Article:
US cities left behind in aid of COVID-19 seek lifeline in the Biden era
Amidst cuts in workforce, emergency services, and growing poverty, American cities, especially smaller ones, hope to be covered in the next round of stimulus and to be defended by Joe Biden when he takes office. The position on January 20.
The latest $892 billion bills to aid the coronavirus, painstakingly negotiated for months and reluctantly signed by President Donald Trump last week, has left some mayors in disrepair.
In Dayton, Ohio, of 140,000, Mayor Nan Wali indicated that Congress voted to restore a corporate tax credit for a "three-martinis lunch" and approved money to save the theaters included in the aid bill. . But they left the cities. "I have a real problem with that," the Democratic mayor told Reuters after Congress passed the bill.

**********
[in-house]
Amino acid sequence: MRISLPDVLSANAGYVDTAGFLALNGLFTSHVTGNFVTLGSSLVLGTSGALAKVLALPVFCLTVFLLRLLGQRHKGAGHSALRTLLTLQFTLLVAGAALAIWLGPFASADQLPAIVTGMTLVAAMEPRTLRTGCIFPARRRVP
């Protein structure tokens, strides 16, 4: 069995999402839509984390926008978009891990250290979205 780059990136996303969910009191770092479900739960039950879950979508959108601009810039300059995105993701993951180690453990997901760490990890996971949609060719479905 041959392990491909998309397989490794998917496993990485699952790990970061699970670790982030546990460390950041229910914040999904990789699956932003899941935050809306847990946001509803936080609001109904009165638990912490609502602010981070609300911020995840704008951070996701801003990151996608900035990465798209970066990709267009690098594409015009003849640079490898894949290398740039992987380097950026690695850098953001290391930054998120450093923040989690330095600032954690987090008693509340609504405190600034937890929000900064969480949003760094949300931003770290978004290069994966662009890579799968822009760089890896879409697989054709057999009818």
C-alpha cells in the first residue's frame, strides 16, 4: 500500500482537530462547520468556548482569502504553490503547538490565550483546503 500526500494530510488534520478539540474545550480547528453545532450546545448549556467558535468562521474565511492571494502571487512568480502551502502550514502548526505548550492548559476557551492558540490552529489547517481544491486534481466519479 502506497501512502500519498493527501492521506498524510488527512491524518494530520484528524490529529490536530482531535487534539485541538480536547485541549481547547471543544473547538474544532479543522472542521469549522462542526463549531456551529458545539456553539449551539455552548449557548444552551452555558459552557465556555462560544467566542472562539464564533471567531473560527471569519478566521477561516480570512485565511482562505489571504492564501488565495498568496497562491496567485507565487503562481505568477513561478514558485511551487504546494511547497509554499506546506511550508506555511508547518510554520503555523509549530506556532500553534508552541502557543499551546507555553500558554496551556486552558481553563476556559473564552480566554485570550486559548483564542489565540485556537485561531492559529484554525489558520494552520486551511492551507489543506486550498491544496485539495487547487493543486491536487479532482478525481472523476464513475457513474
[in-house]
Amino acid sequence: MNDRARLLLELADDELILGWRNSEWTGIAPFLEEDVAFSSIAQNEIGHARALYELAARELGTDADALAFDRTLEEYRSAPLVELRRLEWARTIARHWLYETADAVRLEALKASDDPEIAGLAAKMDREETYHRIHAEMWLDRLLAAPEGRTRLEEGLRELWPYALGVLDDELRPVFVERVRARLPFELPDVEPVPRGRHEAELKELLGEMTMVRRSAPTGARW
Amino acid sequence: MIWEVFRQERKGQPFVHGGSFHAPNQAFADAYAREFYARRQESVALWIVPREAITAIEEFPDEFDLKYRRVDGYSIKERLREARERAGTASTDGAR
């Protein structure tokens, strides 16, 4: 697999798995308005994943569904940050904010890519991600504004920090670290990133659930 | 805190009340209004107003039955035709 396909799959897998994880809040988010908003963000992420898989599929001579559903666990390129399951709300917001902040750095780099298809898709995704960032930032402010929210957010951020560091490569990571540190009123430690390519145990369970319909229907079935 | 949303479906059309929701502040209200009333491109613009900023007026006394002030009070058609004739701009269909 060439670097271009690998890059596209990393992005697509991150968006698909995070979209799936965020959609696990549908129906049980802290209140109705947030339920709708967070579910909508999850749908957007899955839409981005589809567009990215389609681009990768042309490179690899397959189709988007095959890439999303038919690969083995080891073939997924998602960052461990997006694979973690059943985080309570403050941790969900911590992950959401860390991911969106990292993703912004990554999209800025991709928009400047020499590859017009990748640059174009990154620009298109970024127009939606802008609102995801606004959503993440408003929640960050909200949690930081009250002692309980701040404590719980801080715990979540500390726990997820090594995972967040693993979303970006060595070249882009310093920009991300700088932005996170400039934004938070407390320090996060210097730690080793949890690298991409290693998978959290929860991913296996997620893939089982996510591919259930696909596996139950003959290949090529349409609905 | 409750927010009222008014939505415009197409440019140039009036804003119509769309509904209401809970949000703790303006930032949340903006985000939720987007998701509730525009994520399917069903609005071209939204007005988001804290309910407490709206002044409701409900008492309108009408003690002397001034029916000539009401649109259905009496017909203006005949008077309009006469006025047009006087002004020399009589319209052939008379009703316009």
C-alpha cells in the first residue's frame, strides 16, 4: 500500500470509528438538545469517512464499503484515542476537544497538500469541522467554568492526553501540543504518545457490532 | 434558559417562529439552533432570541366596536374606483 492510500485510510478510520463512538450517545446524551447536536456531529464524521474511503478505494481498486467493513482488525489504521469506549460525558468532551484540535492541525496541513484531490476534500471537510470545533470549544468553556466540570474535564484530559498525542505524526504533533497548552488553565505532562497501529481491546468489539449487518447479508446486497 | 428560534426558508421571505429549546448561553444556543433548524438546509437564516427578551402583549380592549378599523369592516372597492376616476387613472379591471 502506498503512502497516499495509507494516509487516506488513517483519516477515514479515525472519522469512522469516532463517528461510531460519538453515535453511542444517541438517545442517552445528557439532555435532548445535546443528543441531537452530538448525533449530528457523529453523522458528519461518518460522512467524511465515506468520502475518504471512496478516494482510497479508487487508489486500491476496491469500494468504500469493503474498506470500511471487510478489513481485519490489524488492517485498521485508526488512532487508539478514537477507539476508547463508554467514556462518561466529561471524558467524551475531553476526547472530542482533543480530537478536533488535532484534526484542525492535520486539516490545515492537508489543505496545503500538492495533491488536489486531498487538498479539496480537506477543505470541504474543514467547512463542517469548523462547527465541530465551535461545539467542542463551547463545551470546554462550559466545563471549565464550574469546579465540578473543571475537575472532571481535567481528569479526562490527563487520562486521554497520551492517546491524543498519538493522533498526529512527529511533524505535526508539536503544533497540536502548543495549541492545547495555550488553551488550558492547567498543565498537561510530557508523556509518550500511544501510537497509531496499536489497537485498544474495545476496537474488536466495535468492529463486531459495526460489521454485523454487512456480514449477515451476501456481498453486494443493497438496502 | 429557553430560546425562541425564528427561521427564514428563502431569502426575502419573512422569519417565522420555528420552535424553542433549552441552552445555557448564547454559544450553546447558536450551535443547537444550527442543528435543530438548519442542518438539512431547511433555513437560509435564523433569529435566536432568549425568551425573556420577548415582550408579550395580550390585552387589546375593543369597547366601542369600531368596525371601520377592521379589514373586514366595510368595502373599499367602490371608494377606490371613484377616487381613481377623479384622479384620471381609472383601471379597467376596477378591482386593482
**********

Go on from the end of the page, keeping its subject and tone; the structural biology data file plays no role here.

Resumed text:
She said his city would not be able to hire a new class of police and firefighters in 2021 without emergency funding from Washington.
3 January 2021